Colorful gravel and a few pebbles

How to Choose Substrate for Aquarium: A Working Framework

Substrate is the very foundation of an aquarium. The bottom of the tank determines the overall look and feel of the slice of nature you are going to install in your home.

Aesthetics aside, each substrate has unique properties that include whether and by how it impacts the water quality, and also its maintenance requirements.

It is impossible to tell you which substrate is the best because the perceived value of its innate qualities depends heavily on personal circumstances and preferences. The best I can do is give you an evaluation tool, a series of questions that form a framework inspired by your vision for your new fish tank.

Here’s how to choose substrate for aquariums with fish and other livestock. Note down the following questions:

  • Am I ready and willing to provide regular maintenance?
  • Do I like how it looks?
  • Do I like how my fish look atop this substrate?
  • Does it fit in my budget?
  • Does it work with the fish I want to keep?
  • Do I want live plants?

The questions aren’t listed in order of importance. Over time, your ideas and interests in the hobby will evolve.

At first, you may choose a substrate that fits the fish you want to keep. Maybe you will start creating your own substrate mix. Yet another tank could grow from an idea about a specific hardscape, and that would inform the species the aquarium could host.

That’s why things like comparing in absolute terms bare bottom tanks vs. gravel aquariums don’t make much sense. Is bare bottom better than gravel? In certain scenarios, like hospital or breeding tanks, bare bottom tank is the perfect choice. In others, gravel is the clear winner.

That’s why you can use the famous standard array outline the character you envision for your new fish tank. Your perspective may — and likely will — change over time and the emphasis you assign to each question will shift accordingly.

These are the values of the standard array: 15, 14, 13, 12, 10, 8.

Assign the points as you see fit among the six main questions. It is a mental exercise that will help you choose the substrate that best matches your level of experience, vision for the tank, budget, and more.

The standard array works for each substrate in this guide, as well. Each of them has six characteristics, so you can grade their appeal to you easily. What’s more, the substrates are split into six categories.

You get the drill.

Here are the most common substrate types, starting with the simplest of them all: no substrate tank.

Bare Bottom Tanks

Bare bottom tanks are minimalist setups with several clear advantages:

  • Very easy to clean — With an adequate filtration system, bare bottom tanks hardly need any cleaning or extensive maintenance sessions. That’s what makes them a very good option for large and polluting species like goldfish.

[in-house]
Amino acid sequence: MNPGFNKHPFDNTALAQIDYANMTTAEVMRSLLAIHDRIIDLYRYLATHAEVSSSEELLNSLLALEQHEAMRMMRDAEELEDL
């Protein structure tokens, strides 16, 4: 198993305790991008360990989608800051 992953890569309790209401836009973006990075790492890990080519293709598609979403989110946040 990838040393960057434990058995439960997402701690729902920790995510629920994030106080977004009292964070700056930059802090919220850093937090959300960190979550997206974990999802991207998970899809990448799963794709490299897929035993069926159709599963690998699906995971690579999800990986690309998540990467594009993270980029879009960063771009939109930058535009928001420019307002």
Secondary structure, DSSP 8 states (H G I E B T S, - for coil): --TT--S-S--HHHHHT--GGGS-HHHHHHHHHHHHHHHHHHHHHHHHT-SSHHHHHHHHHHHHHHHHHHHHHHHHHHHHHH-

• Stable water parameters — No substrate means eliminating a huge factor in the aquatic ecosystem. Bacterial life and accumulated waste are forces to be reckoned with both in nature and in a fish tank. Properly filtrated bare bottom tanks can maintain constant water parameters. That’s why they are excellent for breeding and hospital tanks, as well as for sensitive fish species like loricaria.
  • Visually striking — Bare bottom tanks can be striking through a marvelous fish that moves around freely in all its glory or by an accentuating light or even a captivating piece of hardscape. It is true that tanks with no or minimal decor are an acquired taste for many, but if minimalism is put to work, the results often are striking or quietly enchanting.
  • Potentially cheaper — While bare bottom tanks need good filtration, that doesn’t necessarily mean expensive equipment. A submersed pump and a sponge filter could do the job in certain tanks. Bare bottom setups, even if they have some decoration, allow much better water flow compared to a fully planted tank, for instance, so a weaker mechanical filter can work unobstructed. And then you don’t have to buy substrate making bare bottom tanks technically the cheapest alternative to gravel or sand. Of course, most inert substrates like gravel or sand could be very affordable or even free.

And while bare bottom tanks have even more, subtler advantages, they do come short in a couple of instances. Here are the main cons of a bare bottom tank.

  • Some fish and snails prefer substrate — Many bottom-dwelling fish spend their time foraging through the substrate. Corys sift sand through their gills and Malaysian trumpet snails burrow in during the day.  Many other species need places to hide under to feel at ease.
  • Will always need care — While bare bottom tanks require minimal care, they need it at all times. Their most glaring limitation is the inability to create an ecosystem in a box. Without working filtration, they accumulate waste more quickly than a tank full of plants in sand or gravel.

Here you have the six pros and cons of bare bottom tanks. The categorization is biased, of course — looks can be a huge advantage for a bare bottom tank enthusiast.

You can distribute the standard array here, too, to craft an outline of your attitude toward tanks without substrate. My detailed guide on bare bottom tanks provides additional insight into their merits and limitations.

Inert Substrates: Sand, Gravel, Pebbles and Rocks

Budding aquarists usually have success with sand or gravel, two of the prettiest and most accessible substrates in the hobby.

Sand, gravel, pebbles, and lava rock are called inert substrates because they don’t impact the water quality in any way. But soon after they are introduced to the aquarium, these substrates will be teeming with invisible bacterial life. Over time, the sand irregularities and the tiny cracks within the gravel will fill up with mulm that will transform into underwater soil.

Inert substrates can support plenty of plant life in a fish tank, but they will benefit from a boost of root tabs or liquid fertilizers early on.

Here are the most popular inert substrates in a nutshell: